You should not call setState() in the constructor(). Instead, if your component needs to use local state, assign the initial state to this.state directly in the constructor:

constructor(props) {
  // Don't call this.setState() here!
  this.state = { counter: 0 };
  this.handleClick = this.handleClick.bind(this);


Constructor is the only place where you should assign this.state directly. In all other methods, you need to use this.setState() instead.

Avoid introducing any side-effects or subscriptions in the constructor. For those use cases, use componentDidMount() instead.


Avoid copying props into state! This is a common mistake:

constructor(props) {
 // Don't do this!
 this.state = { color: props.color };

The problem is that it's both unnecessary (you can use this.props.color directly instead), and creates bugs (updates to the color prop won't be reflected in the state).



componentDidMount() is invoked immediately after a component is mounted (inserted into the tree). Initialization that requires DOM nodes should go here. If you need to load data from a remote endpoint, this is a good place to instantiate the network request.

This method is a good place to set up any subscriptions. If you do that, don't forget to unsubscribe in componentWillUnmount().

You may call setState() immediately in componentDidMount(). It will trigger an extra rendering, but it will happen before the browser updates the screen. This guarantees that even though the render() will be called twice in this case, the user won't see the intermediate state. Use this pattern with caution because it often causes performance issues. In most cases, you should be able to assign the initial state in the constructor() instead. It can, however, be necessary for cases like modals and tooltips when you need to measure a DOM node before rendering something that depends on its size or position.


componentDidUpdate(prevProps, prevState, snapshot)

componentDidUpdate() is invoked immediately after updating occurs. This method is not called for the initial render.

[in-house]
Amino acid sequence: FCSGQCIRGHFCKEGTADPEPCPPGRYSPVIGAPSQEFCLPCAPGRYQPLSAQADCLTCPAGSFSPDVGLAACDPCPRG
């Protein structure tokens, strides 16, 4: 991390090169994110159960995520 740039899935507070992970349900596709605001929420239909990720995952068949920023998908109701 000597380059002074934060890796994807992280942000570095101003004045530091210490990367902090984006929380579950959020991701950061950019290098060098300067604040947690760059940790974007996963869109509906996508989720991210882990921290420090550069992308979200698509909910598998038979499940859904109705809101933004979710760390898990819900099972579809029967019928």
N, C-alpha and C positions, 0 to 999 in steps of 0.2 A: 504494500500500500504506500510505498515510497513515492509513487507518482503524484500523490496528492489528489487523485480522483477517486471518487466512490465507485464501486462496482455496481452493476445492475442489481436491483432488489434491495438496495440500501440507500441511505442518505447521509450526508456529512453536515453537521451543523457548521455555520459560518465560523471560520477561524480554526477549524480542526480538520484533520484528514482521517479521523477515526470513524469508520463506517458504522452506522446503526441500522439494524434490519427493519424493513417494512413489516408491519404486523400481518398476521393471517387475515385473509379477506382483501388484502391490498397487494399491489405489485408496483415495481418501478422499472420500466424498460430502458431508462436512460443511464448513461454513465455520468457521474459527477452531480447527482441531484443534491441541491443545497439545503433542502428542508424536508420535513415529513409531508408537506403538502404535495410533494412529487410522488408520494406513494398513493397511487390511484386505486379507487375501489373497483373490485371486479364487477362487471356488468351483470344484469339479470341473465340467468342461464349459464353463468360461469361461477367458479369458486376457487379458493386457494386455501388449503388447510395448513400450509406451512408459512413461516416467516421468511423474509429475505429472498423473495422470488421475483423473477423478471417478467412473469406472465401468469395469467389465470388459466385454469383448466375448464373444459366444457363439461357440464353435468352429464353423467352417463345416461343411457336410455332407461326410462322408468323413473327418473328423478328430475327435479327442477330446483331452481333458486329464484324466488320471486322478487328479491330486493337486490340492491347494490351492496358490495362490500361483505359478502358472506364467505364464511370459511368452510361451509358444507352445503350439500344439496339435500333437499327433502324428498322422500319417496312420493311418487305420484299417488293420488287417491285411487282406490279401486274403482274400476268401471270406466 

Use this as an opportunity to operate on the DOM when the component has been updated. This is also a good place to do network requests as long as you compare the current props to previous props (e.g. a network request may not be necessary if the props have not changed).

componentDidUpdate(prevProps) {
  // Typical usage (don't forget to compare props):
  if (this.props.userID !== prevProps.userID) {

You may call setState() immediately in componentDidUpdate() but note that it must be wrapped in a condition like in the example above, or you'll cause an infinite loop. It would also cause an extra re-rendering which, while not visible to the user, can affect the component performance. If you're trying to "mirror" some state to a prop coming from above, consider using the prop directly instead. Read more about why copying props into state causes bugs.

If your component implements the getSnapshotBeforeUpdate() lifecycle (which is rare), the value it returns will be passed as a third "snapshot" parameter to componentDidUpdate(). Otherwise this parameter will be undefined.


componentDidUpdate() will not be invoked if shouldComponentUpdate() returns false.



componentWillUnmount() is invoked immediately before a component is unmounted and destroyed. Perform any necessary cleanup in this method, such as invalidating timers, canceling network requests, or cleaning up any subscriptions that were created in componentDidMount().

You should not call setState() in componentWillUnmount() because the component will never be re-rendered. Once a component instance is unmounted, it will never be mounted again.